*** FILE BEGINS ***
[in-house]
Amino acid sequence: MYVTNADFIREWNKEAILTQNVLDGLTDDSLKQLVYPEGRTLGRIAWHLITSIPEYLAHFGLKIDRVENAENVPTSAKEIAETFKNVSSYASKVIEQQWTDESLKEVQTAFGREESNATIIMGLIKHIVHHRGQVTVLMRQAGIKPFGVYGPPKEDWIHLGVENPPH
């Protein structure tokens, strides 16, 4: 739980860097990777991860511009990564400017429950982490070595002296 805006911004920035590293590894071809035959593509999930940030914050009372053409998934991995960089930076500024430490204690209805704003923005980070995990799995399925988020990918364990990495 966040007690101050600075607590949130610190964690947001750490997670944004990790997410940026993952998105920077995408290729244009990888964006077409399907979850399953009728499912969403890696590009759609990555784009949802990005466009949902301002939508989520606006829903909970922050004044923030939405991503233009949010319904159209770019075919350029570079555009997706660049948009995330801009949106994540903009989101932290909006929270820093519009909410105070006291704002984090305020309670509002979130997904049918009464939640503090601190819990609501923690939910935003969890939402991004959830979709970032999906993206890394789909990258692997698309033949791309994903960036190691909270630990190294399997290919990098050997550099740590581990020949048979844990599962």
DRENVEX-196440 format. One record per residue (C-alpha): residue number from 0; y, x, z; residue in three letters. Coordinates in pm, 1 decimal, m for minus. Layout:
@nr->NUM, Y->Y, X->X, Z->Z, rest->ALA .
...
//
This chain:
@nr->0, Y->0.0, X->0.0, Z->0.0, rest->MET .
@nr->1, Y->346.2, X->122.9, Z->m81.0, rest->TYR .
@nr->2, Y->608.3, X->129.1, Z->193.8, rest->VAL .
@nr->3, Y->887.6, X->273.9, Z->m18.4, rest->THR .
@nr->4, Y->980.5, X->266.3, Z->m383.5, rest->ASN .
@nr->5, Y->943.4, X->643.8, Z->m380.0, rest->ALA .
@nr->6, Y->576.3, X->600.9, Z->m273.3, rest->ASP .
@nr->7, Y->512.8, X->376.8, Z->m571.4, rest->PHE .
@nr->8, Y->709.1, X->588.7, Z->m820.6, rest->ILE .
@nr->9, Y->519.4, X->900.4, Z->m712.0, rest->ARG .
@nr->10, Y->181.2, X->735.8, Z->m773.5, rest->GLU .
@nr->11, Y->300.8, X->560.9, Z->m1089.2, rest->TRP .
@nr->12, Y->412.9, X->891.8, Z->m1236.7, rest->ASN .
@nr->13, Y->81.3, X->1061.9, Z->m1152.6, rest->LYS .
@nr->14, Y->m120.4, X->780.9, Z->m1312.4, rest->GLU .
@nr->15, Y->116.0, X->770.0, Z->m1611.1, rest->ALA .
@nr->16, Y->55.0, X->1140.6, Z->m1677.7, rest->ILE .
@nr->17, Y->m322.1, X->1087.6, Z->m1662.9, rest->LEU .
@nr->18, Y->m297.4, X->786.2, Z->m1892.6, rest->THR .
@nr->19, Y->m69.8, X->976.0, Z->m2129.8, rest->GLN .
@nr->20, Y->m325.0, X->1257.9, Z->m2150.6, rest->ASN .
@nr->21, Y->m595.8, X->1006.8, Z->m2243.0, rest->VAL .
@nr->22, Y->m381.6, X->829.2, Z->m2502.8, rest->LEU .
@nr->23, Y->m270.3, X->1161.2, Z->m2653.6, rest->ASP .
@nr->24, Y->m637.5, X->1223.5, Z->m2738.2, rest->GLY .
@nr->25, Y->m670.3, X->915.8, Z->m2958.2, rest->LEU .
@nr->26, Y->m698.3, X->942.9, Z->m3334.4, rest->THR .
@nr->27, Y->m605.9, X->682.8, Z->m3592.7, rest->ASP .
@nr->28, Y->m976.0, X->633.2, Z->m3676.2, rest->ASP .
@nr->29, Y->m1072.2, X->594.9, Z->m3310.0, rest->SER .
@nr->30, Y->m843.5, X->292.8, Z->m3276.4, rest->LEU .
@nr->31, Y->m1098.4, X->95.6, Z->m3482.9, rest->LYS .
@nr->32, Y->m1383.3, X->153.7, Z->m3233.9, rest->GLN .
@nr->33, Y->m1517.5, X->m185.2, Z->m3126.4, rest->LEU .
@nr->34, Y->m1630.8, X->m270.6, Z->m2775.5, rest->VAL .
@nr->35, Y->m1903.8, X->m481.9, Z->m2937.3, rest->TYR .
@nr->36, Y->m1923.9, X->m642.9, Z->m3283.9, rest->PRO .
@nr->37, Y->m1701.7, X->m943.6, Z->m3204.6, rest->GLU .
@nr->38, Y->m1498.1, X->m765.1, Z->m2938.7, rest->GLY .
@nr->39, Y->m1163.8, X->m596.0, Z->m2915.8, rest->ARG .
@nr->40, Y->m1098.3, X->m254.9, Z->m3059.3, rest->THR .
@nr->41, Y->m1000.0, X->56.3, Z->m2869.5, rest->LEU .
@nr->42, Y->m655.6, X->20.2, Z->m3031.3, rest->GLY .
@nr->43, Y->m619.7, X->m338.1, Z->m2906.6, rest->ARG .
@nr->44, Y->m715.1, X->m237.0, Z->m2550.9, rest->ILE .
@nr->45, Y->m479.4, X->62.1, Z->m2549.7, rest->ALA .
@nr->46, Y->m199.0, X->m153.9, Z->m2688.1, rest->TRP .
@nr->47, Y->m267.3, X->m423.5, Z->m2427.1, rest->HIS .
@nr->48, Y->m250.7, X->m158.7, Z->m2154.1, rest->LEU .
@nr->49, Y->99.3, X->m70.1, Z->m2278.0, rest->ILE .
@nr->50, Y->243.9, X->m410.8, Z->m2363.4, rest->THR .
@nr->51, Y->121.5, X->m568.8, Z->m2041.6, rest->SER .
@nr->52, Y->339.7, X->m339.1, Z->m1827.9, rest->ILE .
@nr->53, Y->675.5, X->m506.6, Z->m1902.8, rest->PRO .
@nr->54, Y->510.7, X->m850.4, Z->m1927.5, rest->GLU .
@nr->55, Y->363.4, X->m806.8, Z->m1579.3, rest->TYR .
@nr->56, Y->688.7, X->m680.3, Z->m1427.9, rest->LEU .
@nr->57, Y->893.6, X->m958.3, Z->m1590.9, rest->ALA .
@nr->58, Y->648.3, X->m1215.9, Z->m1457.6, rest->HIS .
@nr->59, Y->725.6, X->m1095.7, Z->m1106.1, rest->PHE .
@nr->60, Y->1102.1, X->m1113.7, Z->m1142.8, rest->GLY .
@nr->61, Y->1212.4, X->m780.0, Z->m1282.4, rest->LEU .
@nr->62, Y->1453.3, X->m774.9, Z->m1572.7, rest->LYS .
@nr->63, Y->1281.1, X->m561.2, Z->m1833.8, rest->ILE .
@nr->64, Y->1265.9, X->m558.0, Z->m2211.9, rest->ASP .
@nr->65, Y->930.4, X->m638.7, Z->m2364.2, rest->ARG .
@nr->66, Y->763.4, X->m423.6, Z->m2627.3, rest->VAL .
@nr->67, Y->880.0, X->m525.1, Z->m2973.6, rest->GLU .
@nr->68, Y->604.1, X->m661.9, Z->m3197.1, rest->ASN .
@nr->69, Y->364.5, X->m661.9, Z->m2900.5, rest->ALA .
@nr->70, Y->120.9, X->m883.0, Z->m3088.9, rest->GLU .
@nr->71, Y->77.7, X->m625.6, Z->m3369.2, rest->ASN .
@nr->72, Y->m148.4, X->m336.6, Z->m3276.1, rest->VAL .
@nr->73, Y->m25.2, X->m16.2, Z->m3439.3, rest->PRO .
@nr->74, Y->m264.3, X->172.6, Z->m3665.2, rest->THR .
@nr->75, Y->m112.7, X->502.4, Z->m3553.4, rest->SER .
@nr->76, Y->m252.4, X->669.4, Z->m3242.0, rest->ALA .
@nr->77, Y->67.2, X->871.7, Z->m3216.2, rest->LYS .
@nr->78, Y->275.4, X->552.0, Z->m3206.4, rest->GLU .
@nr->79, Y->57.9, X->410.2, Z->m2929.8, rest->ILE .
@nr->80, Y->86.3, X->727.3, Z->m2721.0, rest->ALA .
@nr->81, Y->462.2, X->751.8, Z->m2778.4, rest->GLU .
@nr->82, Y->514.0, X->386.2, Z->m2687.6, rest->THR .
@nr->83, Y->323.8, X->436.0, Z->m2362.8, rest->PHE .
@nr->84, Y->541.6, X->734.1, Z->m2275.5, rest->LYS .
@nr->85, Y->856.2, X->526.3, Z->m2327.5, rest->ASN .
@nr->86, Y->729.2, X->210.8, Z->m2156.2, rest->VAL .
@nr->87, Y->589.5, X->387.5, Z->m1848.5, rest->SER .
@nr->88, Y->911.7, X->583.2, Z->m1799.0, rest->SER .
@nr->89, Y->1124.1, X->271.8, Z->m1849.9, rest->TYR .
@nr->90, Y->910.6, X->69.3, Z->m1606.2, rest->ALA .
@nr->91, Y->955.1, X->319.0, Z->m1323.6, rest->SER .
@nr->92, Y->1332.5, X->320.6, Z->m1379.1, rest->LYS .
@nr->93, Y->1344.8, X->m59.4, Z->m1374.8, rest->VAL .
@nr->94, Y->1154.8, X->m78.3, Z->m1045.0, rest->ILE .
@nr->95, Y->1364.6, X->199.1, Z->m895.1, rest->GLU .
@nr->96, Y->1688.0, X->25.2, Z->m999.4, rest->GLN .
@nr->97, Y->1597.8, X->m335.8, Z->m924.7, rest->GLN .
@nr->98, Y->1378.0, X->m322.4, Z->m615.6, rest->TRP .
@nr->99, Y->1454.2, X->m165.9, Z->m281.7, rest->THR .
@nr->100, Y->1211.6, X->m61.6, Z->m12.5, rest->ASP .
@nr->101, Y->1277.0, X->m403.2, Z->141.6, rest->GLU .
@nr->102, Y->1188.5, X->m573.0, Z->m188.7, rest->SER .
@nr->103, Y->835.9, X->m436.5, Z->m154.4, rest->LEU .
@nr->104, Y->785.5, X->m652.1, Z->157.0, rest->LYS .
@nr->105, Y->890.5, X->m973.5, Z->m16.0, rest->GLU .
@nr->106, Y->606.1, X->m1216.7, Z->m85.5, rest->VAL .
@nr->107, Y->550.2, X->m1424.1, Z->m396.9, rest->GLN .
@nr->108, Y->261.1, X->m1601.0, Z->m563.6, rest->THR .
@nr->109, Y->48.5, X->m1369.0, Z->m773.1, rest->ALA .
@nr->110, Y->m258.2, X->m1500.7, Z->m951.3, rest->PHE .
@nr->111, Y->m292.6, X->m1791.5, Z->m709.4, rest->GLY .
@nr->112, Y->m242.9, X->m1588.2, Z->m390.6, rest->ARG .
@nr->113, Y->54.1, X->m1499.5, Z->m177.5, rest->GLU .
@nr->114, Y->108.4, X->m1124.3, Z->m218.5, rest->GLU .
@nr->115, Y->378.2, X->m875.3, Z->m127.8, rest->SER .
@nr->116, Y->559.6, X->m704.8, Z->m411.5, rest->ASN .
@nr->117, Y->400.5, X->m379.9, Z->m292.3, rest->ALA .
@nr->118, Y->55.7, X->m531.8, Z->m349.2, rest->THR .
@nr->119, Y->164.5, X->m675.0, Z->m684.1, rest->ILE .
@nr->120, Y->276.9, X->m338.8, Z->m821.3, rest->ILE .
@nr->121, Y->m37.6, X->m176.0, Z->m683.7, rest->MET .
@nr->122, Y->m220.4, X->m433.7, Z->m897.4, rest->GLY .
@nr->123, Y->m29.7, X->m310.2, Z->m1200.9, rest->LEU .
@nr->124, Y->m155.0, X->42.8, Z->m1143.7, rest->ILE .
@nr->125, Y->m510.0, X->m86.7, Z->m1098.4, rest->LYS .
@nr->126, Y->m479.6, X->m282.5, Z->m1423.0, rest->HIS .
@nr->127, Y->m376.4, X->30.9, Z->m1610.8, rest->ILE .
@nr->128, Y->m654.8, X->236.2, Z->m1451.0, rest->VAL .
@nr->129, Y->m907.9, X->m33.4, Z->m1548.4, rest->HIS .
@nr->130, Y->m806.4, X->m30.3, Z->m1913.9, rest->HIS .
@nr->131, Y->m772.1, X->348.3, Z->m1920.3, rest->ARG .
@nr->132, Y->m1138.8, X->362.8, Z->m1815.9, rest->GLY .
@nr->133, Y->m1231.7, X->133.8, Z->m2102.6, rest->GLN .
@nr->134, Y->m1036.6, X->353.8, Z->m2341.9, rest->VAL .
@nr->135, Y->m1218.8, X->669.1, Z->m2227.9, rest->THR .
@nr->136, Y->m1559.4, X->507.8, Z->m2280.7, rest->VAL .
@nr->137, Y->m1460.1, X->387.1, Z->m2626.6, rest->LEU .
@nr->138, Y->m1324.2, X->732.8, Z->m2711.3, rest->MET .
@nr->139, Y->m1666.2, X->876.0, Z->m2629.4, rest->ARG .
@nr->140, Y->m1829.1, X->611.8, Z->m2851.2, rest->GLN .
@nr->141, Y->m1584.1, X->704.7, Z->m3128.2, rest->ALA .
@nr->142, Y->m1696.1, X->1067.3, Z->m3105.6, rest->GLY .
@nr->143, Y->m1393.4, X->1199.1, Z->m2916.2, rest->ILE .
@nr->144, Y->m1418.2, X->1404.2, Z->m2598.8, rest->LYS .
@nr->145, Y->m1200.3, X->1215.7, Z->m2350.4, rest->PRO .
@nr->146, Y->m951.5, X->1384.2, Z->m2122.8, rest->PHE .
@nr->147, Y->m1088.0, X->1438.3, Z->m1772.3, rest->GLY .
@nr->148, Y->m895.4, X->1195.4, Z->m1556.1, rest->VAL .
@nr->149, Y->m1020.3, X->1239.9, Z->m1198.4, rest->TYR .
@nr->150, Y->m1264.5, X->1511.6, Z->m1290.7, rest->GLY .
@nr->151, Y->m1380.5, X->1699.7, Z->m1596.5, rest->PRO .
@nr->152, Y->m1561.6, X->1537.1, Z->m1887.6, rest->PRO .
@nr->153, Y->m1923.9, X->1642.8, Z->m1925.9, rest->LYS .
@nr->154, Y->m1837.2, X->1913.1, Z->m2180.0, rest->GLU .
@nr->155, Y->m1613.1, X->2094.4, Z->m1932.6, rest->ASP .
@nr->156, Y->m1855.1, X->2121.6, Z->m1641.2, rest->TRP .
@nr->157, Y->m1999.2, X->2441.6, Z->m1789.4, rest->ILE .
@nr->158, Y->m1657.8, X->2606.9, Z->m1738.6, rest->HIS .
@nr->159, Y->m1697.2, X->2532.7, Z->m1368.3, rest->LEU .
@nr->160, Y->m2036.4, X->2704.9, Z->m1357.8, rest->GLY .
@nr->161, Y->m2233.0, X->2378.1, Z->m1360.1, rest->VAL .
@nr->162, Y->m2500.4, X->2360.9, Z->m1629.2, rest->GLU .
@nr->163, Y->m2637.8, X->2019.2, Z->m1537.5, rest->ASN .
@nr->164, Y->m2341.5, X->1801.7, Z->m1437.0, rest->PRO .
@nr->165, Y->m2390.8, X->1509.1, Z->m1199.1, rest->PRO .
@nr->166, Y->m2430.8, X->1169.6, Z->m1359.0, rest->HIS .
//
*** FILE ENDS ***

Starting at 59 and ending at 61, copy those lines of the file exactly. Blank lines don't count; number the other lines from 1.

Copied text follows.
@nr->50, Y->243.9, X->m410.8, Z->m2363.4, rest->THR .
@nr->51, Y->121.5, X->m568.8, Z->m2041.6, rest->SER .
@nr->52, Y->339.7, X->m339.1, Z->m1827.9, rest->ILE .